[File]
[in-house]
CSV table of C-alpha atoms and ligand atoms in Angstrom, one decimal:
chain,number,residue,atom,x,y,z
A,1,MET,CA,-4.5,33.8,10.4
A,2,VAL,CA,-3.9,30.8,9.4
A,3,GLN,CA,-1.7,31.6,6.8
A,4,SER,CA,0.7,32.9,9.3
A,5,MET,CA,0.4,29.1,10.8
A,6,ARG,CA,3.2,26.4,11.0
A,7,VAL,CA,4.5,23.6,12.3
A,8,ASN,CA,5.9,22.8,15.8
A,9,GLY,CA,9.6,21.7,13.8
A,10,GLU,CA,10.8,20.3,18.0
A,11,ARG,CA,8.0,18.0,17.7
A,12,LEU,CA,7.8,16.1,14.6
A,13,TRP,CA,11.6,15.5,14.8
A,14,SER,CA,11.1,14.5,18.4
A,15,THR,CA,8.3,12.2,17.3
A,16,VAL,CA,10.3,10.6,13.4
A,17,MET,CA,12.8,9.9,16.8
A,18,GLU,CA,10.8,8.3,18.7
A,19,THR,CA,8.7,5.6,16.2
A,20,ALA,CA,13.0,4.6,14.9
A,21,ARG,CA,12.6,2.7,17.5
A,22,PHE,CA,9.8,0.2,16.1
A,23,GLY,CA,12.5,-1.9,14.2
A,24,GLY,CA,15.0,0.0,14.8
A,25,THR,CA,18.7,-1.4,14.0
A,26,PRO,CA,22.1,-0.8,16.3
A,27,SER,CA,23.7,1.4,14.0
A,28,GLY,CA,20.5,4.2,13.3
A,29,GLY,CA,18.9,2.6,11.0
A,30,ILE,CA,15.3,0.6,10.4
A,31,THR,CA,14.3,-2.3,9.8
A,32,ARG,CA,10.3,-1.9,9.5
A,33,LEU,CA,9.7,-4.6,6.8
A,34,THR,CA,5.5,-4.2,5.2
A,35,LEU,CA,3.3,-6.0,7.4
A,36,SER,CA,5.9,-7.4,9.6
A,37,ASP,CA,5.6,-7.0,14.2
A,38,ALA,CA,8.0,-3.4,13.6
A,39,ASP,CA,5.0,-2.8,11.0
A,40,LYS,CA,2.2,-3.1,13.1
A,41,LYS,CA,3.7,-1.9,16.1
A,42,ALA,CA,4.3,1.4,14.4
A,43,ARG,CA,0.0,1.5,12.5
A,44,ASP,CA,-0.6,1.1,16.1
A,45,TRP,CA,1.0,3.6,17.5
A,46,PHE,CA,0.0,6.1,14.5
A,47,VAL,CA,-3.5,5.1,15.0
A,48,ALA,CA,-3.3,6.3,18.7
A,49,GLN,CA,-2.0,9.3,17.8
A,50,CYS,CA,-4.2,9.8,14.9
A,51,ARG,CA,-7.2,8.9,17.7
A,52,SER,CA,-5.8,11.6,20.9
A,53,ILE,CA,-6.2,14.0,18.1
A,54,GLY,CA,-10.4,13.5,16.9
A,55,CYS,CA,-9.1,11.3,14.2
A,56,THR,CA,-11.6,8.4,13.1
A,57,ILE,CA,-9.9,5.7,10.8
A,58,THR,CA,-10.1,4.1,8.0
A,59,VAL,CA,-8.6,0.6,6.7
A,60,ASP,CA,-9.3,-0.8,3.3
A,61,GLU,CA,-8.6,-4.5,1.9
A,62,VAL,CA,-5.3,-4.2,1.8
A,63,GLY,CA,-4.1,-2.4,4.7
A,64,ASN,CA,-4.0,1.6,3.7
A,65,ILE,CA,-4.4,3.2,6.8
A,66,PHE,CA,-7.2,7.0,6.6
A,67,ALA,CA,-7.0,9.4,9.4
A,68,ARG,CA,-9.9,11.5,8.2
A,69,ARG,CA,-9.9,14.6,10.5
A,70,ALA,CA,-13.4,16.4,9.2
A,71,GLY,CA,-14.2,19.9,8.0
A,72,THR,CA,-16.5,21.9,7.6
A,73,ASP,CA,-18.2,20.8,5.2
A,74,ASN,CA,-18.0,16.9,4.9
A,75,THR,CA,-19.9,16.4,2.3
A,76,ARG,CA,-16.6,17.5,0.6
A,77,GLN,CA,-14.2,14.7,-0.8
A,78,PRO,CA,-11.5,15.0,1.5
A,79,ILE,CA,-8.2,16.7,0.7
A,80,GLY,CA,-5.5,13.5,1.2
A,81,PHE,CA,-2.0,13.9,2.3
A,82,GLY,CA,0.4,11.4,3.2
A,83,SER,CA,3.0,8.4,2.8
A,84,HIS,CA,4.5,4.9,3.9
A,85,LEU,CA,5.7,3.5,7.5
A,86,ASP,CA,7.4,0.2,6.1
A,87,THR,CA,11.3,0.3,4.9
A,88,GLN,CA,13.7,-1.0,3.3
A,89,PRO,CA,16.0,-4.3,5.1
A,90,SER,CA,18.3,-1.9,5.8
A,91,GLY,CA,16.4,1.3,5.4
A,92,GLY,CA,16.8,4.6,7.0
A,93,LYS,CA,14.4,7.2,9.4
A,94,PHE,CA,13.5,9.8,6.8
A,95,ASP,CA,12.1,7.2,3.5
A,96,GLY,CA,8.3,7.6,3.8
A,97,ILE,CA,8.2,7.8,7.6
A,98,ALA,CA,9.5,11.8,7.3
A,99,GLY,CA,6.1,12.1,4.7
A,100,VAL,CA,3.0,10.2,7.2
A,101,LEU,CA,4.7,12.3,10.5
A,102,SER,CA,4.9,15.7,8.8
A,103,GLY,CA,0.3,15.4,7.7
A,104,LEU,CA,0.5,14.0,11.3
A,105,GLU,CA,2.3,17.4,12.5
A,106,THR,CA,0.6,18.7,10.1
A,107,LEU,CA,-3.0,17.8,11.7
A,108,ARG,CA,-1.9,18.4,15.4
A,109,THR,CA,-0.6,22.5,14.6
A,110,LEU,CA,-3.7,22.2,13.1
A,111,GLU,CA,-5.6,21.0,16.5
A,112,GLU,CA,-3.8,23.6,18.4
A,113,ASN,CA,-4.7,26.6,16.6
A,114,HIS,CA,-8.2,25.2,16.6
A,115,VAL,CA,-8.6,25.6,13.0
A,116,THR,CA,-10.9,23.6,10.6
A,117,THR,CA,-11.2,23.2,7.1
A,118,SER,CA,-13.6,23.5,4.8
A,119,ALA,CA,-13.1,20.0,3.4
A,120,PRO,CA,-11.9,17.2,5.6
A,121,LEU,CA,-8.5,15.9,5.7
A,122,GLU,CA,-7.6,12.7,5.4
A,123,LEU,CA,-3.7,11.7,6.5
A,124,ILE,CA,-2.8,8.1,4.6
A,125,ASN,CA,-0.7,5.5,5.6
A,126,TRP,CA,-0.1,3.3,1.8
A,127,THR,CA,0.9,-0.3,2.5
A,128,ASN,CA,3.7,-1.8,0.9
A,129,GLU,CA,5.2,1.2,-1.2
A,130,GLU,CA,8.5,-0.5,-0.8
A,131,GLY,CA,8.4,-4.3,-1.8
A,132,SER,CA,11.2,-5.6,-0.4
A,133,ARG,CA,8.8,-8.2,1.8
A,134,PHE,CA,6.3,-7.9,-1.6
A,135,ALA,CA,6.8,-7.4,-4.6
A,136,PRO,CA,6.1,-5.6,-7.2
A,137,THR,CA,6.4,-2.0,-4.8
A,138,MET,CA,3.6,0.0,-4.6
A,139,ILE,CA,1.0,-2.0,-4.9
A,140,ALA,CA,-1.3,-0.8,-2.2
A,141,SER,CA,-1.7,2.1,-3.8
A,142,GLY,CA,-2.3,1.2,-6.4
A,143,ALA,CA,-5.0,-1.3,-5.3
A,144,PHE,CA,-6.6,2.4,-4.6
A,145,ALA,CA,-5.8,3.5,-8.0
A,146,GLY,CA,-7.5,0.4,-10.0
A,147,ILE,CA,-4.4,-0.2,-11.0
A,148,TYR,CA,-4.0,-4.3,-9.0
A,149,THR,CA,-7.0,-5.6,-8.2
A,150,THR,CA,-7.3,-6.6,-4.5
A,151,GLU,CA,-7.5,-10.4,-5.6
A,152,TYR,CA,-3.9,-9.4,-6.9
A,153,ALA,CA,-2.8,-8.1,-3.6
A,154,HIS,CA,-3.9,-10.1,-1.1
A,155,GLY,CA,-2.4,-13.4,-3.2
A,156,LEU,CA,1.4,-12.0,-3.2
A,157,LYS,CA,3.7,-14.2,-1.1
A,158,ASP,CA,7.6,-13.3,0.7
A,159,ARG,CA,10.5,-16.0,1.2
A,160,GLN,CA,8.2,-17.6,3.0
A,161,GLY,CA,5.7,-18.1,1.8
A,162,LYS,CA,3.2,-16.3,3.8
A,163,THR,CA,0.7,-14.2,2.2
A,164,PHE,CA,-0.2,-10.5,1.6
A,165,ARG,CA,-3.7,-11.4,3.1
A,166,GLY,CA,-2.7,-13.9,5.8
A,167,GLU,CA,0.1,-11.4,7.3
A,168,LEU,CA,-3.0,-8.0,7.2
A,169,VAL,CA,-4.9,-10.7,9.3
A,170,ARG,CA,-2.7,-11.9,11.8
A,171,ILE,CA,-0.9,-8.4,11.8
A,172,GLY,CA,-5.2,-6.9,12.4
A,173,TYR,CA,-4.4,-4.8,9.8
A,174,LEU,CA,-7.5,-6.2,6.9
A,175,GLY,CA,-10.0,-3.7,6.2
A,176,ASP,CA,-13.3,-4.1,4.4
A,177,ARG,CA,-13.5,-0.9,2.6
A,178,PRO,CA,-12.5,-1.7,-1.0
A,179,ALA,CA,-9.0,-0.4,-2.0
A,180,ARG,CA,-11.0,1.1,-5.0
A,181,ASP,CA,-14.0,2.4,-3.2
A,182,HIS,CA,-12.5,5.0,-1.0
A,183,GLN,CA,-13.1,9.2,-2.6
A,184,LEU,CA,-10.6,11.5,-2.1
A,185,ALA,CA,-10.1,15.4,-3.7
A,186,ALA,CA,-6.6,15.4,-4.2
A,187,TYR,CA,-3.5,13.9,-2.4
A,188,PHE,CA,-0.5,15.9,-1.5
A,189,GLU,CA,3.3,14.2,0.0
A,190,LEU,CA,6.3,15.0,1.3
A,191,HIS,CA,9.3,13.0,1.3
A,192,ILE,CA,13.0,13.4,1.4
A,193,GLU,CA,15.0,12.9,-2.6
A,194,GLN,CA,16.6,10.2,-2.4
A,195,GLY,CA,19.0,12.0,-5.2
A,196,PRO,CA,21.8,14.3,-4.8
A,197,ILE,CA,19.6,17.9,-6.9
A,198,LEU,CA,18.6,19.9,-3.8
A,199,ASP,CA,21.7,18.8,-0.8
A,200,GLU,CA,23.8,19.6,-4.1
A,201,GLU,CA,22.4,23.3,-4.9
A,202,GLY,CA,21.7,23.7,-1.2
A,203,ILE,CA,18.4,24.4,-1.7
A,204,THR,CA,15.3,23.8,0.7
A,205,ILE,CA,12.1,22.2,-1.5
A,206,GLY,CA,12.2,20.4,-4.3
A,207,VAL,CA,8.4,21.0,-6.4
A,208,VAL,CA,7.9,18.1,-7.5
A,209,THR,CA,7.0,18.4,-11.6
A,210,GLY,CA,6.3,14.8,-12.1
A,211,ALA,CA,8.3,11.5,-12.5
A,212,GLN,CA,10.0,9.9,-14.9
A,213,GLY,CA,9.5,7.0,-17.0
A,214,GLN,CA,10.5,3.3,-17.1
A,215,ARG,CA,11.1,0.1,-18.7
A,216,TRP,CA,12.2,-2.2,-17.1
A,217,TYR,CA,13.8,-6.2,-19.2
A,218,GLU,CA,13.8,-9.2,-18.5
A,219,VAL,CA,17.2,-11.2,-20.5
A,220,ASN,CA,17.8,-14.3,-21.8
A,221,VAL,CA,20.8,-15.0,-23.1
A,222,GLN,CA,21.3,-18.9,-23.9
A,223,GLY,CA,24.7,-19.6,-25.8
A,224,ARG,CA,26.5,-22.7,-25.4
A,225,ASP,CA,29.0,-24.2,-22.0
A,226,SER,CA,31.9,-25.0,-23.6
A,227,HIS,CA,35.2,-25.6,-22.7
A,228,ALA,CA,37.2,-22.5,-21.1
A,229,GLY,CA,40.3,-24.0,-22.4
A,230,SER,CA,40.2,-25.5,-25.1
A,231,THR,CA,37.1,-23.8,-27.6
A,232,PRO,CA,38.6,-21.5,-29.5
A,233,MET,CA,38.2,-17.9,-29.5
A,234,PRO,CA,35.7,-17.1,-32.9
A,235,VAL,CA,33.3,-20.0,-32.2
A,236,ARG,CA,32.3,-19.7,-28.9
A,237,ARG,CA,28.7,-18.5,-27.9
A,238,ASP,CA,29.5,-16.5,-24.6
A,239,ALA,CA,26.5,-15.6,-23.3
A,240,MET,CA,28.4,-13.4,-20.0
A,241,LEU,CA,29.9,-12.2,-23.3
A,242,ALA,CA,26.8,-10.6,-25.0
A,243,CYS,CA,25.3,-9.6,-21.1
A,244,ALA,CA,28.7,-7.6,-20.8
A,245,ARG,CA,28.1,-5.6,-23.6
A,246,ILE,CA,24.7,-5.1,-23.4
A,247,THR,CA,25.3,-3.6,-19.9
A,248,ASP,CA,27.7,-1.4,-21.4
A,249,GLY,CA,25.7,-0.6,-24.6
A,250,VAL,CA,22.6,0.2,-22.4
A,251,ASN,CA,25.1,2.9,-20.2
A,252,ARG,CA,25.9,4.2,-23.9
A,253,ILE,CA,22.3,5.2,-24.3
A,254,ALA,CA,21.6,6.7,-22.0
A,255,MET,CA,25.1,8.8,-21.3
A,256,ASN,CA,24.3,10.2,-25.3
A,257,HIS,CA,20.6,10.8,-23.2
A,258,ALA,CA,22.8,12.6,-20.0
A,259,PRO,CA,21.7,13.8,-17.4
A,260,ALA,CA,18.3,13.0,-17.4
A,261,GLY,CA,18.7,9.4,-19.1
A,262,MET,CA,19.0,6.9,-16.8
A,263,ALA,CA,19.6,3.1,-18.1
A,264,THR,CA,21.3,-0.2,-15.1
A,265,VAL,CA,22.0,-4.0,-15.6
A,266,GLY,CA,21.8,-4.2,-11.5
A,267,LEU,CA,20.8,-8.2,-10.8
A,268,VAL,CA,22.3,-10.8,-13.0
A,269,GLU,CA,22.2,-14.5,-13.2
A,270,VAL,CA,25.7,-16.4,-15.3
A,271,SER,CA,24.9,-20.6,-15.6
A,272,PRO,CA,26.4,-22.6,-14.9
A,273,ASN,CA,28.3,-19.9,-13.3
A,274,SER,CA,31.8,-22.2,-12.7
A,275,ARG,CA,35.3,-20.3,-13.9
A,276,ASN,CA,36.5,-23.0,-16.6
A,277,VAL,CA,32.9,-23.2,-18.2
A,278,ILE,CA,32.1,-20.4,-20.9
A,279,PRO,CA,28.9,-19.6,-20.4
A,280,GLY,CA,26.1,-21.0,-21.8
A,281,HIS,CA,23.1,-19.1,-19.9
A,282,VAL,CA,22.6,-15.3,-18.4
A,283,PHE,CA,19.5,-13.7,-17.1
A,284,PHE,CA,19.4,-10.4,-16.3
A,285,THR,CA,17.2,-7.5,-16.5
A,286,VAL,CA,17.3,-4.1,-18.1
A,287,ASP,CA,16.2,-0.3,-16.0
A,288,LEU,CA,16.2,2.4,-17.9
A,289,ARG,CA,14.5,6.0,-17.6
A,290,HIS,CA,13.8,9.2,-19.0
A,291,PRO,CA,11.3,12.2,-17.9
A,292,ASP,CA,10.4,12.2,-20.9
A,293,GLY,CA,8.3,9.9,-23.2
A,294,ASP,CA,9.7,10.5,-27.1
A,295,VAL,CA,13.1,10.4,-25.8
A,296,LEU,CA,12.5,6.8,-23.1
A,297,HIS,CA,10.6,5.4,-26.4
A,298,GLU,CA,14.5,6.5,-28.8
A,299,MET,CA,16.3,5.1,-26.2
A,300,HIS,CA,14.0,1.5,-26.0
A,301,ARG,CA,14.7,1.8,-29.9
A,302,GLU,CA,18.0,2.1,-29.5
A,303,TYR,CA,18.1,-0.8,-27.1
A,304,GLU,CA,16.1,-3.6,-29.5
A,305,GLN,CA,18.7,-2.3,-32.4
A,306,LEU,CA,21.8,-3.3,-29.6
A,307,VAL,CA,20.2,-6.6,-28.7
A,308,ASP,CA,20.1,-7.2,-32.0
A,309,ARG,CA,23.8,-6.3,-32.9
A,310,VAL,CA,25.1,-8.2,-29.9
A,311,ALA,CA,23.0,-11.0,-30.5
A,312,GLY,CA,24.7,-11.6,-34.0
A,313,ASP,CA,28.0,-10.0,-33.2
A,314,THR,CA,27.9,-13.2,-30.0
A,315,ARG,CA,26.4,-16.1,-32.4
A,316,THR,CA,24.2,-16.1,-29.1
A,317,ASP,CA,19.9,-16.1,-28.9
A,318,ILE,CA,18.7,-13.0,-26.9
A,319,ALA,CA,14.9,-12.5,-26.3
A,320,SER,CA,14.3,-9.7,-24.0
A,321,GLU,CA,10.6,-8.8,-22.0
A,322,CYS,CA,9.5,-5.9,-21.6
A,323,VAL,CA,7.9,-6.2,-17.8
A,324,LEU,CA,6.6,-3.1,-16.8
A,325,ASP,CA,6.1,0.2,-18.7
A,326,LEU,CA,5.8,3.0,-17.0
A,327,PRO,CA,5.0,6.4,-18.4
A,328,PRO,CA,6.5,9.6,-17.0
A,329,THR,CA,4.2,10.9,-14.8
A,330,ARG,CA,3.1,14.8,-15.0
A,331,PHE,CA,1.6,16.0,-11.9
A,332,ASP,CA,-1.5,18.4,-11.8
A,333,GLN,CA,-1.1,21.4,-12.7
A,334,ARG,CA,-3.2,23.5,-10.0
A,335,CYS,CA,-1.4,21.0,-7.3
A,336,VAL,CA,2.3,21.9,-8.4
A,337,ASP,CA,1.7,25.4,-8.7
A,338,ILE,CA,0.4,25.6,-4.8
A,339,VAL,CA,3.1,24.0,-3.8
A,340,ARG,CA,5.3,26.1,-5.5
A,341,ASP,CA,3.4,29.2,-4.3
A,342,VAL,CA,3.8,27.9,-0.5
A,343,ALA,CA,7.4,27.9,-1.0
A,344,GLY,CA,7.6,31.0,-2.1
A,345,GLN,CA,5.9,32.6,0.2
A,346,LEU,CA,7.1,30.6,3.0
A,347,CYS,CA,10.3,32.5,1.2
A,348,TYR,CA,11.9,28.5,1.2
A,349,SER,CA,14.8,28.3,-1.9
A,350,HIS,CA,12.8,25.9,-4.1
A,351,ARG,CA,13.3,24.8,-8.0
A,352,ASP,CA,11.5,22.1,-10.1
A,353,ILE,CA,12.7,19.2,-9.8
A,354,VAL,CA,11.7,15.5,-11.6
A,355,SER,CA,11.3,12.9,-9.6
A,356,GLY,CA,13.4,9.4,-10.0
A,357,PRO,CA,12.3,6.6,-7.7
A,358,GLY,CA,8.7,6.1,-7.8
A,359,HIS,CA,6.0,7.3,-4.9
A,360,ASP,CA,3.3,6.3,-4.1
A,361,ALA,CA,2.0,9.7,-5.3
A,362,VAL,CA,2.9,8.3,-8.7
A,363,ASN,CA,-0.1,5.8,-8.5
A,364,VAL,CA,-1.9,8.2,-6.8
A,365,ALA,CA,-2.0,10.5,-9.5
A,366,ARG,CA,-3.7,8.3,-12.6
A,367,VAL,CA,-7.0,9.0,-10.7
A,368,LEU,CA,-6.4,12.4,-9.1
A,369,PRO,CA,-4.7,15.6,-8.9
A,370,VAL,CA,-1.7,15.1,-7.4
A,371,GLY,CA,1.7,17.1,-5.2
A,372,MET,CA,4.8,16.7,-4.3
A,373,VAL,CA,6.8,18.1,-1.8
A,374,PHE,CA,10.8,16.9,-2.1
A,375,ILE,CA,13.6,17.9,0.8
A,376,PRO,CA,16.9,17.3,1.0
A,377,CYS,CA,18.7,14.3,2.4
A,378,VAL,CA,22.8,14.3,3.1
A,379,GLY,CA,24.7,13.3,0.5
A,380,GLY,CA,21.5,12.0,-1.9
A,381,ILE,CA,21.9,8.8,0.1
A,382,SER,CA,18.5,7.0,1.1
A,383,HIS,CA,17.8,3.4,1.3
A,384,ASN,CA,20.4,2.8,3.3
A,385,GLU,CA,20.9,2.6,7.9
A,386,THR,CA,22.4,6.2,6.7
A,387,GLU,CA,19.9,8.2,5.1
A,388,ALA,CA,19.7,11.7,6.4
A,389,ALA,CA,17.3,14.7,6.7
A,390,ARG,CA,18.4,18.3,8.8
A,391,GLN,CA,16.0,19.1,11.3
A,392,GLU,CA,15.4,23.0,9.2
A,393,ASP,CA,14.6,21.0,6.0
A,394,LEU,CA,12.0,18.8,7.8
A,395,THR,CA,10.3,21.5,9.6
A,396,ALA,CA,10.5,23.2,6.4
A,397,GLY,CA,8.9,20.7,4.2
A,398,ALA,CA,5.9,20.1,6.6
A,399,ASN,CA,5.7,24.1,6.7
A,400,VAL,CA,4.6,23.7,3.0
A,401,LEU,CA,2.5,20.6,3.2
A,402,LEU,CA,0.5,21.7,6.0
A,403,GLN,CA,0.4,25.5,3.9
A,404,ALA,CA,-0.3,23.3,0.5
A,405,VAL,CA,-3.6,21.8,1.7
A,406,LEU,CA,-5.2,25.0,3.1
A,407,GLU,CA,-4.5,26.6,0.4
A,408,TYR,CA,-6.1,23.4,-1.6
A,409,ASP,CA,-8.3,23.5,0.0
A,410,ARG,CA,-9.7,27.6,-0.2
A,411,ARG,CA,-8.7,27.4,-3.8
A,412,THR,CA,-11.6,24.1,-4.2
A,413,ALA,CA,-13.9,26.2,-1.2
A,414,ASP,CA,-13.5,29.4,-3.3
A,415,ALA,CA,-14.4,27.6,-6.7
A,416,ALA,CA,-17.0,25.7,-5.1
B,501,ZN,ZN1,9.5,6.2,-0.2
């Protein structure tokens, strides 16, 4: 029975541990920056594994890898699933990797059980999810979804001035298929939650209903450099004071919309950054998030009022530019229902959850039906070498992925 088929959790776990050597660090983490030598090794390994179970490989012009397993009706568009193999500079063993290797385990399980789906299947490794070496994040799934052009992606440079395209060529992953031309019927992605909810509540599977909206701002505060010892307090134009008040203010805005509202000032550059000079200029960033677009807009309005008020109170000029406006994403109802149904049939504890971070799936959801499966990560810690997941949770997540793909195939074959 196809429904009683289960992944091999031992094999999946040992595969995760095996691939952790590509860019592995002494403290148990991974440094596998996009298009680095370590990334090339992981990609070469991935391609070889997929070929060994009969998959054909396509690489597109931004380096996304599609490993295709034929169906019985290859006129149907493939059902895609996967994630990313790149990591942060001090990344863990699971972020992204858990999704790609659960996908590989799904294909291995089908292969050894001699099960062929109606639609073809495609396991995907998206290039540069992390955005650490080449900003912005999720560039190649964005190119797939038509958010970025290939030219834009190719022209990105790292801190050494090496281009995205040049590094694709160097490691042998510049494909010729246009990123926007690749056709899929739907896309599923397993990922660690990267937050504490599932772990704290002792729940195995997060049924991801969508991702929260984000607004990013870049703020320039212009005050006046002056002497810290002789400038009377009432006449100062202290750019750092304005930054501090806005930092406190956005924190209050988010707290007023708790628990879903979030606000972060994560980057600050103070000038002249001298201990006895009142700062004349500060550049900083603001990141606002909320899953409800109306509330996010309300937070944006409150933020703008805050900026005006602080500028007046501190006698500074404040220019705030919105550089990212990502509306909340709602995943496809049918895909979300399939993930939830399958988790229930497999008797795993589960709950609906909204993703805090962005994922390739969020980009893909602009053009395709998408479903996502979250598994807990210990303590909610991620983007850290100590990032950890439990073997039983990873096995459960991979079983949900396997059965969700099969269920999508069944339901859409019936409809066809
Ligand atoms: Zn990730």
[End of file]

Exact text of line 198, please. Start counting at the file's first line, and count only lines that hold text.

A,195,GLY,CA,19.0,12.0,-5.2